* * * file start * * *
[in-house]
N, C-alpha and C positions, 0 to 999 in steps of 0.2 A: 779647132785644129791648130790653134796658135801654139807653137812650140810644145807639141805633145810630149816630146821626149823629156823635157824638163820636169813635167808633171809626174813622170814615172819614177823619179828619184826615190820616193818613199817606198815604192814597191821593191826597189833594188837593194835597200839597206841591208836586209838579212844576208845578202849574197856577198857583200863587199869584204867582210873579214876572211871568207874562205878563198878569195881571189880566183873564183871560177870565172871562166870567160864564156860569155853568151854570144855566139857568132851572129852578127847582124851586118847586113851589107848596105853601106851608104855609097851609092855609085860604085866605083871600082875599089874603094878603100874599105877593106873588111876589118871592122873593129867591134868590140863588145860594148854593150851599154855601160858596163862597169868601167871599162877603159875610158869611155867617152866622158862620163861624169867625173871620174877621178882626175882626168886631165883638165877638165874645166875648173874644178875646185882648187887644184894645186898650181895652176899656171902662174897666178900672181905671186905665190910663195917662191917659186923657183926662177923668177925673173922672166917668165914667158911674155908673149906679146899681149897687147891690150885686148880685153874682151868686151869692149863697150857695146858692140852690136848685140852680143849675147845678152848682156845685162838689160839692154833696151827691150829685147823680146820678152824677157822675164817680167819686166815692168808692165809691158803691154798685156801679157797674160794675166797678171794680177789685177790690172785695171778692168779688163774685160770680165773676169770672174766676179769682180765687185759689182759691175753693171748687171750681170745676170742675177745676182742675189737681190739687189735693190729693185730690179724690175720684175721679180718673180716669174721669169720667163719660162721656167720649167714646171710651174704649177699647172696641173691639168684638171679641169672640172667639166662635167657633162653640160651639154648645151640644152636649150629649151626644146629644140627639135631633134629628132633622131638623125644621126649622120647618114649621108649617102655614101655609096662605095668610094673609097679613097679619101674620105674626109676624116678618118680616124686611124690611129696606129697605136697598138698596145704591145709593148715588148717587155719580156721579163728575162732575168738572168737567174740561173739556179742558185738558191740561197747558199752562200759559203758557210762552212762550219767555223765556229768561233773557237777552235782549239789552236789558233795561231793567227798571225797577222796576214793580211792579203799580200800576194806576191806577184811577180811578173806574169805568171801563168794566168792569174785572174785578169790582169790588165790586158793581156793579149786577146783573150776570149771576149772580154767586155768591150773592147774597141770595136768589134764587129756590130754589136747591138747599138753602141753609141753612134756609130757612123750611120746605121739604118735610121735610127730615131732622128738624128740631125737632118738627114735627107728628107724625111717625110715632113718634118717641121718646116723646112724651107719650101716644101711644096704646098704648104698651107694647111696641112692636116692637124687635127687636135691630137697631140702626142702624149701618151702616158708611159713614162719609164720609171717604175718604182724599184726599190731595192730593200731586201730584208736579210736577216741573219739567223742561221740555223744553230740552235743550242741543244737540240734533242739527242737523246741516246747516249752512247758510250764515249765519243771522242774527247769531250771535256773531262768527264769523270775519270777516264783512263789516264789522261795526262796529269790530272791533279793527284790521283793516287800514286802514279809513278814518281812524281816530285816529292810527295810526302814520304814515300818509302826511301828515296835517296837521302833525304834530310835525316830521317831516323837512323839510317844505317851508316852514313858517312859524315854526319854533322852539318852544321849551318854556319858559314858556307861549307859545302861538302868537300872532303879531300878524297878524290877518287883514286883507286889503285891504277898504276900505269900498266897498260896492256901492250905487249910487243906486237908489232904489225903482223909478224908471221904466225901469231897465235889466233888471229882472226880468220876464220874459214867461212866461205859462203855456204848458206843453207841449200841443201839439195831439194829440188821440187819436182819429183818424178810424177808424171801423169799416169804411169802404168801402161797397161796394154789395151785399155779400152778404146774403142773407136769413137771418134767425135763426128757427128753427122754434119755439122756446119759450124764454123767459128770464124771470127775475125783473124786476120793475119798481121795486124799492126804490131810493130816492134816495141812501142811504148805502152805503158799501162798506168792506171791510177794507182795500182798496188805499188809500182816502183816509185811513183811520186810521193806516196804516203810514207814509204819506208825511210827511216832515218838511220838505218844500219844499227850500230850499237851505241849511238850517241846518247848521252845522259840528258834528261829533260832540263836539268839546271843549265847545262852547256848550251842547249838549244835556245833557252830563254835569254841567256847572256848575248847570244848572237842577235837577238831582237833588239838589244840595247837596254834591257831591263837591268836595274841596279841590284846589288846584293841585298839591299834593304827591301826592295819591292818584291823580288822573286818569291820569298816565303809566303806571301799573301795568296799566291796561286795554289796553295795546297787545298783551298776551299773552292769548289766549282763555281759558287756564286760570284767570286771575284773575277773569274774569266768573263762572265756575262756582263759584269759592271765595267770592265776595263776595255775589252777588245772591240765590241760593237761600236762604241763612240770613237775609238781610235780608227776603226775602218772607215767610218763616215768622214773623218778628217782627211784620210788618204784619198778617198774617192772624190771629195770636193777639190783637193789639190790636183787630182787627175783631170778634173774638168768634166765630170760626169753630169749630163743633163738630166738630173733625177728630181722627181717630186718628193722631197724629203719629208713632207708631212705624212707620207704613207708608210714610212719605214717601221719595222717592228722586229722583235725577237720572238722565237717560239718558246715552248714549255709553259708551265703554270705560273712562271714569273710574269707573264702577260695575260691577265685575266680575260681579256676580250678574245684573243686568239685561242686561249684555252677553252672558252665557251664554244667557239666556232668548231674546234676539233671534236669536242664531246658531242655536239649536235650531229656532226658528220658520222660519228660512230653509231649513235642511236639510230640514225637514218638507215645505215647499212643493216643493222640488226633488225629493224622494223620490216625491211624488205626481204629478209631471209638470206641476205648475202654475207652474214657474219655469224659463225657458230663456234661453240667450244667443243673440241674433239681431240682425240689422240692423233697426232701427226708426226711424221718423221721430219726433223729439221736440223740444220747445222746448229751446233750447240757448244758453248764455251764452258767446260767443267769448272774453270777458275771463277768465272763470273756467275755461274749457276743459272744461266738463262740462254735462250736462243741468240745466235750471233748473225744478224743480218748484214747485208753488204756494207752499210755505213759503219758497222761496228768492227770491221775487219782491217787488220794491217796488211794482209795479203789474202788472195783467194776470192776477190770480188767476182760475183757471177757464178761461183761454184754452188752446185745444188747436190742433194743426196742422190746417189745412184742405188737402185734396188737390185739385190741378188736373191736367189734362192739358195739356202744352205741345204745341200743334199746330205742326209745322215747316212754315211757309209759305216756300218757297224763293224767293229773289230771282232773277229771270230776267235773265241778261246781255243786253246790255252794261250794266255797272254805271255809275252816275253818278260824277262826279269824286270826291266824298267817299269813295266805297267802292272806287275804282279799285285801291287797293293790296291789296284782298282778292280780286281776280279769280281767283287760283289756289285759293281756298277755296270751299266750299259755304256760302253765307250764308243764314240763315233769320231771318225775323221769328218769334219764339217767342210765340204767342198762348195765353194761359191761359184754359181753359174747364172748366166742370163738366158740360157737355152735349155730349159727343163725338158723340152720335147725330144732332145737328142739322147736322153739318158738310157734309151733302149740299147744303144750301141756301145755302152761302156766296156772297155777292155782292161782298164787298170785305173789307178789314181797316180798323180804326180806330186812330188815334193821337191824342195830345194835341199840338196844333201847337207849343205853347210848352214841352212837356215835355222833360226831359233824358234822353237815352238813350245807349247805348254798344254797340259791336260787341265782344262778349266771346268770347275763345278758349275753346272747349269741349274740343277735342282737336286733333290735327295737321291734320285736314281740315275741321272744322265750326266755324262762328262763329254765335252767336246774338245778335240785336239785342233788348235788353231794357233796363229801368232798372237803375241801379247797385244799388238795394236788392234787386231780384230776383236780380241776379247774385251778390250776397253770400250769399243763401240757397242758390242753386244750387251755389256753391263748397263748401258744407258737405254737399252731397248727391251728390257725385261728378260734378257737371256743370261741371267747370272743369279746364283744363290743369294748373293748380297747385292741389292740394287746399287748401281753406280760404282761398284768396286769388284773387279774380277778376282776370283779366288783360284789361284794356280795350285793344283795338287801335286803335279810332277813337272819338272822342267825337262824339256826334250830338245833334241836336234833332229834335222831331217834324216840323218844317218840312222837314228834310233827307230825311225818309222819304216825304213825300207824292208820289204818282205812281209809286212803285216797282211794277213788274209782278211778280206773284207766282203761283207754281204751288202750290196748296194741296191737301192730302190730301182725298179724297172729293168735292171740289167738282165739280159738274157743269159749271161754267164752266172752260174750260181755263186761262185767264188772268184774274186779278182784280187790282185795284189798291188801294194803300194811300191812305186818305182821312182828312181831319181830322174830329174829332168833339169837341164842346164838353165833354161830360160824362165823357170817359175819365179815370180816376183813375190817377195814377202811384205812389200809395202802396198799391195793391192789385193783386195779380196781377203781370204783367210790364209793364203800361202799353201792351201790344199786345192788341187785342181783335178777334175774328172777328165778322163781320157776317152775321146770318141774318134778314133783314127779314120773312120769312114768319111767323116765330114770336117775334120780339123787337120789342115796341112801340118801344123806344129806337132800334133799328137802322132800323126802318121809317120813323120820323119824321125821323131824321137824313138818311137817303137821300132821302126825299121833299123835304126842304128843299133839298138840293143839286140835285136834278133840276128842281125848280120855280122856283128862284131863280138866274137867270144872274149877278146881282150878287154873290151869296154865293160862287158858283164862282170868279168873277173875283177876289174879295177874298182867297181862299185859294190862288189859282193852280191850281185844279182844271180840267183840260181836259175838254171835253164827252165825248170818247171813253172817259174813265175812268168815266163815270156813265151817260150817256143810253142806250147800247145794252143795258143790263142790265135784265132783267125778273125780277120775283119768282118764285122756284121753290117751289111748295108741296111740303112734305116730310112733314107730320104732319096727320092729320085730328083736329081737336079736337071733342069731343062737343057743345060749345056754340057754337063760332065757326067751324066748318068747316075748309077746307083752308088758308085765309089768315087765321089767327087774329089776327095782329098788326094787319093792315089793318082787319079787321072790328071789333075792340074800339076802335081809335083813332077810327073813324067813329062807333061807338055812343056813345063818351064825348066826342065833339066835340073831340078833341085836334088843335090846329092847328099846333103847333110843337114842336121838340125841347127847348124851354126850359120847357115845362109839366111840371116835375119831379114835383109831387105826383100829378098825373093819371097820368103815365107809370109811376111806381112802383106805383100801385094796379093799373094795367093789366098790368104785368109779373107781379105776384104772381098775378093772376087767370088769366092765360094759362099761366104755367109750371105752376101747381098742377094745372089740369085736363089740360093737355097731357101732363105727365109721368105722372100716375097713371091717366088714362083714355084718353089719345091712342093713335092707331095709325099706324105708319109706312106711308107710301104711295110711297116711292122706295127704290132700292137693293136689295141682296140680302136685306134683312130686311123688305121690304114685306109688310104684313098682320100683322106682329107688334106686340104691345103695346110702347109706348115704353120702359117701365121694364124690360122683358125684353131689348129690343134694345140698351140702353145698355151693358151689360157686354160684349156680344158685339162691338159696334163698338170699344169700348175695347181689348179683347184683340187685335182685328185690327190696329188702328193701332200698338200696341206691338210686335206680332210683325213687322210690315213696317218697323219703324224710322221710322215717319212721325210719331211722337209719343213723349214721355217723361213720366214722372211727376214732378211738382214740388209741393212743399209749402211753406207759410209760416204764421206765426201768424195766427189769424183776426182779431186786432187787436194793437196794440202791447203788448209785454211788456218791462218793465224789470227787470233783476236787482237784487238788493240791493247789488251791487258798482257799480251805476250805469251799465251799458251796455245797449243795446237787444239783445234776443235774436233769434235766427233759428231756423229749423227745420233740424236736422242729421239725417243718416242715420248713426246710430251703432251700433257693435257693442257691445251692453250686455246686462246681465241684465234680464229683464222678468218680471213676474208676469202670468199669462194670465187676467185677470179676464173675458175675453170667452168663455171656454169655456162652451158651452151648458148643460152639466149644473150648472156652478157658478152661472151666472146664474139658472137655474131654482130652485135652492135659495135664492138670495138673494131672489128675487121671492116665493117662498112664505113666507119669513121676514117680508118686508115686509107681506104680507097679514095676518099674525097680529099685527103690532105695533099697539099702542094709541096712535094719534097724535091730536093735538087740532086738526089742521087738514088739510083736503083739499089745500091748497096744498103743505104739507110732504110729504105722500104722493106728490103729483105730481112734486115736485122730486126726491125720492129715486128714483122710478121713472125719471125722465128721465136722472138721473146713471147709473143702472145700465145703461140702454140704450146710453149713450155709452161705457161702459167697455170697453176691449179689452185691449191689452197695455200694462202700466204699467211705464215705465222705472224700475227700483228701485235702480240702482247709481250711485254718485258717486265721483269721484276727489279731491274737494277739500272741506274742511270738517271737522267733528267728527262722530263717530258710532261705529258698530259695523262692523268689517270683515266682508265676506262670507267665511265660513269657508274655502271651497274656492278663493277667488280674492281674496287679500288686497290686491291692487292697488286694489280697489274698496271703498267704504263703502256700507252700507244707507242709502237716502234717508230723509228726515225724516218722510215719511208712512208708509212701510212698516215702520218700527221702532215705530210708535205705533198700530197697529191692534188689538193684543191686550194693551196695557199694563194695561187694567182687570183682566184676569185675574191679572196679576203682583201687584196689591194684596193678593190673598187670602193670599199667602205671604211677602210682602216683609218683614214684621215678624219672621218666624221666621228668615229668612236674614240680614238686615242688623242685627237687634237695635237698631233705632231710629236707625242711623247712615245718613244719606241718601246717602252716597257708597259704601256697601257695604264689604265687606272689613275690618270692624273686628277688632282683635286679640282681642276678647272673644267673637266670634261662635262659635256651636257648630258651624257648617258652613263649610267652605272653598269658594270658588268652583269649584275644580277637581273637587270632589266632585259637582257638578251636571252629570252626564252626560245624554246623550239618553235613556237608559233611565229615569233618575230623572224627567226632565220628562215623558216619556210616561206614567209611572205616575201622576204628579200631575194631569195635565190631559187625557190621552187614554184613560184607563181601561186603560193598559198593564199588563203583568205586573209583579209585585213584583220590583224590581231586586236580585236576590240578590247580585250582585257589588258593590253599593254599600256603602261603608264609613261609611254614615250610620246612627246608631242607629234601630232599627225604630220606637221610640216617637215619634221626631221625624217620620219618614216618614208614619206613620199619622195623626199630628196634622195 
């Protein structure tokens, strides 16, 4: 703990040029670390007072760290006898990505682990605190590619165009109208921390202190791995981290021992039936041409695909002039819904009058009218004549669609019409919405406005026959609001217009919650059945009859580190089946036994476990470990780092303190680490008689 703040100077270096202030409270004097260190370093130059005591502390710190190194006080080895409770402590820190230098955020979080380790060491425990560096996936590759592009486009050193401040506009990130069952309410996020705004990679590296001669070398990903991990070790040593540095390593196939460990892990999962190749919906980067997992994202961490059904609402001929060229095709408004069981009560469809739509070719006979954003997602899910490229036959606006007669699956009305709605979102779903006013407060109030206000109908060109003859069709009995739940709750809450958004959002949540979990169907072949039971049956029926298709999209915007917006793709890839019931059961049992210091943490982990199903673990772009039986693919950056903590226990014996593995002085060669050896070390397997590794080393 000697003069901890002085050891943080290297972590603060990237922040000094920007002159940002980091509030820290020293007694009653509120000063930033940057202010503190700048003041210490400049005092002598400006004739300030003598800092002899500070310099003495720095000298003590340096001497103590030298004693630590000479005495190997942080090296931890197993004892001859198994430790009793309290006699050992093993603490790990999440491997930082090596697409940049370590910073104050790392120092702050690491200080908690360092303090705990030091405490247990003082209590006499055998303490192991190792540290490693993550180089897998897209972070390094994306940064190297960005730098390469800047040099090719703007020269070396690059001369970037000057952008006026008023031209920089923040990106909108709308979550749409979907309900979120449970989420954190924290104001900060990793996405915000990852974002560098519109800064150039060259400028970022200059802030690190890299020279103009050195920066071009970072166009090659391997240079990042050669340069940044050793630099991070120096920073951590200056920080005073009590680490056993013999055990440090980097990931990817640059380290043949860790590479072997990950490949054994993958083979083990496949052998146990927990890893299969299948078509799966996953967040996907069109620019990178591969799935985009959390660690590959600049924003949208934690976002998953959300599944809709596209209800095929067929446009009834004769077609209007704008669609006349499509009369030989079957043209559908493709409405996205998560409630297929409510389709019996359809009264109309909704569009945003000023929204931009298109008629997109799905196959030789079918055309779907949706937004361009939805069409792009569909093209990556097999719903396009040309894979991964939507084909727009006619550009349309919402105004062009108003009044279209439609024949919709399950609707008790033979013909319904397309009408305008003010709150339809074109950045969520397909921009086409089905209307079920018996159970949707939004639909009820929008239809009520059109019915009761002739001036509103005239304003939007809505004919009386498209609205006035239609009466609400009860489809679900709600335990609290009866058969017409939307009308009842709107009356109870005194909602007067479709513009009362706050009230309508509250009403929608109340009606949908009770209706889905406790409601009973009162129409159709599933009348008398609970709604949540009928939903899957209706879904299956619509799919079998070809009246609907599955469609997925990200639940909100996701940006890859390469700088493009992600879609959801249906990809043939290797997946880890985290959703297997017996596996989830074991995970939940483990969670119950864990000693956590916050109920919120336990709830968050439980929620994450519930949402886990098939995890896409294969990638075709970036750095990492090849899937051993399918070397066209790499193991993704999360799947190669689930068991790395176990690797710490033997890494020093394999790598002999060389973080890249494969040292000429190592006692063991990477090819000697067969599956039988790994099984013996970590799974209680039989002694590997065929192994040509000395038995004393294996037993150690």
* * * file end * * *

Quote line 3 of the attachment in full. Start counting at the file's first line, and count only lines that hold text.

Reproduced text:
């Protein structure tokens, strides 16, 4: 703990040029670390007072760290006898990505682990605190590619165009109208921390202190791995981290021992039936041409695909002039819904009058009218004549669609019409919405406005026959609001217009919650059945009859580190089946036994476990470990780092303190680490008689 703040100077270096202030409270004097260190370093130059005591502390710190190194006080080895409770402590820190230098955020979080380790060491425990560096996936590759592009486009050193401040506009990130069952309410996020705004990679590296001669070398990903991990070790040593540095390593196939460990892990999962190749919906980067997992994202961490059904609402001929060229095709408004069981009560469809739509070719006979954003997602899910490229036959606006007669699956009305709605979102779903006013407060109030206000109908060109003859069709009995739940709750809450958004959002949540979990169907072949039971049956029926298709999209915007917006793709890839019931059961049992210091943490982990199903673990772009039986693919950056903590226990014996593995002085060669050896070390397997590794080393 000697003069901890002085050891943080290297972590603060990237922040000094920007002159940002980091509030820290020293007694009653509120000063930033940057202010503190700048003041210490400049005092002598400006004739300030003598800092002899500070310099003495720095000298003590340096001497103590030298004693630590000479005495190997942080090296931890197993004892001859198994430790009793309290006699050992093993603490790990999440491997930082090596697409940049370590910073104050790392120092702050690491200080908690360092303090705990030091405490247990003082209590006499055998303490192991190792540290490693993550180089897998897209972070390094994306940064190297960005730098390469800047040099090719703007020269070396690059001369970037000057952008006026008023031209920089923040990106909108709308979550749409979907309900979120449970989420954190924290104001900060990793996405915000990852974002560098519109800064150039060259400028970022200059802030690190890299020279103009050195920066071009970072166009090659391997240079990042050669340069940044050793630099991070120096920073951590200056920080005073009590680490056993013999055990440090980097990931990817640059380290043949860790590479072997990950490949054994993958083979083990496949052998146990927990890893299969299948078509799966996953967040996907069109620019990178591969799935985009959390660690590959600049924003949208934690976002998953959300599944809709596209209800095929067929446009009834004769077609209007704008669609006349499509009369030989079957043209559908493709409405996205998560409630297929409510389709019996359809009264109309909704569009945003000023929204931009298109008629997109799905196959030789079918055309779907949706937004361009939805069409792009569909093209990556097999719903396009040309894979991964939507084909727009006619550009349309919402105004062009108003009044279209439609024949919709399950609707008790033979013909319904397309009408305008003010709150339809074109950045969520397909921009086409089905209307079920018996159970949707939004639909009820929008239809009520059109019915009761002739001036509103005239304003939007809505004919009386498209609205006035239609009466609400009860489809679900709600335990609290009866058969017409939307009308009842709107009356109870005194909602007067479709513009009362706050009230309508509250009403929608109340009606949908009770209706889905406790409601009973009162129409159709599933009348008398609970709604949540009928939903899957209706879904299956619509799919079998070809009246609907599955469609997925990200639940909100996701940006890859390469700088493009992600879609959801249906990809043939290797997946880890985290959703297997017996596996989830074991995970939940483990969670119950864990000693956590916050109920919120336990709830968050439980929620994450519930949402886990098939995890896409294969990638075709970036750095990492090849899937051993399918070397066209790499193991993704999360799947190669689930068991790395176990690797710490033997890494020093394999790598002999060389973080890249494969040292000429190592006692063991990477090819000697067969599956039988790994099984013996970590799974209680039989002694590997065929192994040509000395038995004393294996037993150690």